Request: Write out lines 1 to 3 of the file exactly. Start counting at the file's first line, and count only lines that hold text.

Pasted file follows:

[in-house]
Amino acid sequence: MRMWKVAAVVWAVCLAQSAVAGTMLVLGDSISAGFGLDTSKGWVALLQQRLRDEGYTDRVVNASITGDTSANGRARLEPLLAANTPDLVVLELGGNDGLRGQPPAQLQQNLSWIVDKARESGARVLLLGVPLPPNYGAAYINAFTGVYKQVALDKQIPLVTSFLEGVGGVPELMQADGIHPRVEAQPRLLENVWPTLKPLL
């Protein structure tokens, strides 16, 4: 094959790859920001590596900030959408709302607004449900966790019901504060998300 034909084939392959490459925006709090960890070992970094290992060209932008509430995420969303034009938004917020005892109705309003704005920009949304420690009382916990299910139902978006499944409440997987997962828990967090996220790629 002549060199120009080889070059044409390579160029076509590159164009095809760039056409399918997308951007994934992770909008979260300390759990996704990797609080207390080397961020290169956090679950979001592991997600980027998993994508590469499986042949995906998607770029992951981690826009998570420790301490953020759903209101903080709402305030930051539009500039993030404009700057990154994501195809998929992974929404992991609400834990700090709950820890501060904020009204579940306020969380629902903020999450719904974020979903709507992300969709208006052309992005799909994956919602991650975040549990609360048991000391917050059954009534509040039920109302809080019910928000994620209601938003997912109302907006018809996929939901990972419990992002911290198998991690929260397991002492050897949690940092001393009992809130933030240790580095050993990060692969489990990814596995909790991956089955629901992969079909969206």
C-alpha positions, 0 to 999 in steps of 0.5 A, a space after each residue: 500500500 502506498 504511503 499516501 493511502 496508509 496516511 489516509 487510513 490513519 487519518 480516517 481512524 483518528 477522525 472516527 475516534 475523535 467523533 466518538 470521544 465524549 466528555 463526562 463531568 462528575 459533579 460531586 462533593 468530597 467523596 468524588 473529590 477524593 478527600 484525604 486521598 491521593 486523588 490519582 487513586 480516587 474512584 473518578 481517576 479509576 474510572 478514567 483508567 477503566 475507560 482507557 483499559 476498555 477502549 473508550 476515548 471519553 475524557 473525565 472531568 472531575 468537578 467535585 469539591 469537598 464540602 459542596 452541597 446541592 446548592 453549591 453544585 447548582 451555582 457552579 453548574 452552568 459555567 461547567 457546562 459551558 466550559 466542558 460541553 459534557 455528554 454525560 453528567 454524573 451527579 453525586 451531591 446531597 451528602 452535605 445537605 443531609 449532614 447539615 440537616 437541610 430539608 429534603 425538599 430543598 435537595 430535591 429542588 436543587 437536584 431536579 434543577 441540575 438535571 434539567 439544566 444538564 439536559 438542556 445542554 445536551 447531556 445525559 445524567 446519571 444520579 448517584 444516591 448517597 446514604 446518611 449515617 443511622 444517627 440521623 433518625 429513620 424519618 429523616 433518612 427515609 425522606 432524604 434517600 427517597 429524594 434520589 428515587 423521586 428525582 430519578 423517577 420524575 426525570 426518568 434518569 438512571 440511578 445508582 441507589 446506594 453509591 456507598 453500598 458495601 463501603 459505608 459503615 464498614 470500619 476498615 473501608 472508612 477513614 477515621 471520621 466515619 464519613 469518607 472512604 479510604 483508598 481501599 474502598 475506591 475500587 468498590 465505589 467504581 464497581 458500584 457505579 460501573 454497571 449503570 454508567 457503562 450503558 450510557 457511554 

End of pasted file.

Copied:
[in-house]
Amino acid sequence: MRMWKVAAVVWAVCLAQSAVAGTMLVLGDSISAGFGLDTSKGWVALLQQRLRDEGYTDRVVNASITGDTSANGRARLEPLLAANTPDLVVLELGGNDGLRGQPPAQLQQNLSWIVDKARESGARVLLLGVPLPPNYGAAYINAFTGVYKQVALDKQIPLVTSFLEGVGGVPELMQADGIHPRVEAQPRLLENVWPTLKPLL
């Protein structure tokens, strides 16, 4: 094959790859920001590596900030959408709302607004449900966790019901504060998300 034909084939392959490459925006709090960890070992970094290992060209932008509430995420969303034009938004917020005892109705309003704005920009949304420690009382916990299910139902978006499944409440997987997962828990967090996220790629 002549060199120009080889070059044409390579160029076509590159164009095809760039056409399918997308951007994934992770909008979260300390759990996704990797609080207390080397961020290169956090679950979001592991997600980027998993994508590469499986042949995906998607770029992951981690826009998570420790301490953020759903209101903080709402305030930051539009500039993030404009700057990154994501195809998929992974929404992991609400834990700090709950820890501060904020009204579940306020969380629902903020999450719904974020979903709507992300969709208006052309992005799909994956919602991650975040549990609360048991000391917050059954009534509040039920109302809080019910928000994620209601938003997912109302907006018809996929939901990972419990992002911290198998991690929260397991002492050897949690940092001393009992809130933030240790580095050993990060692969489990990814596995909790991956089955629901992969079909969206």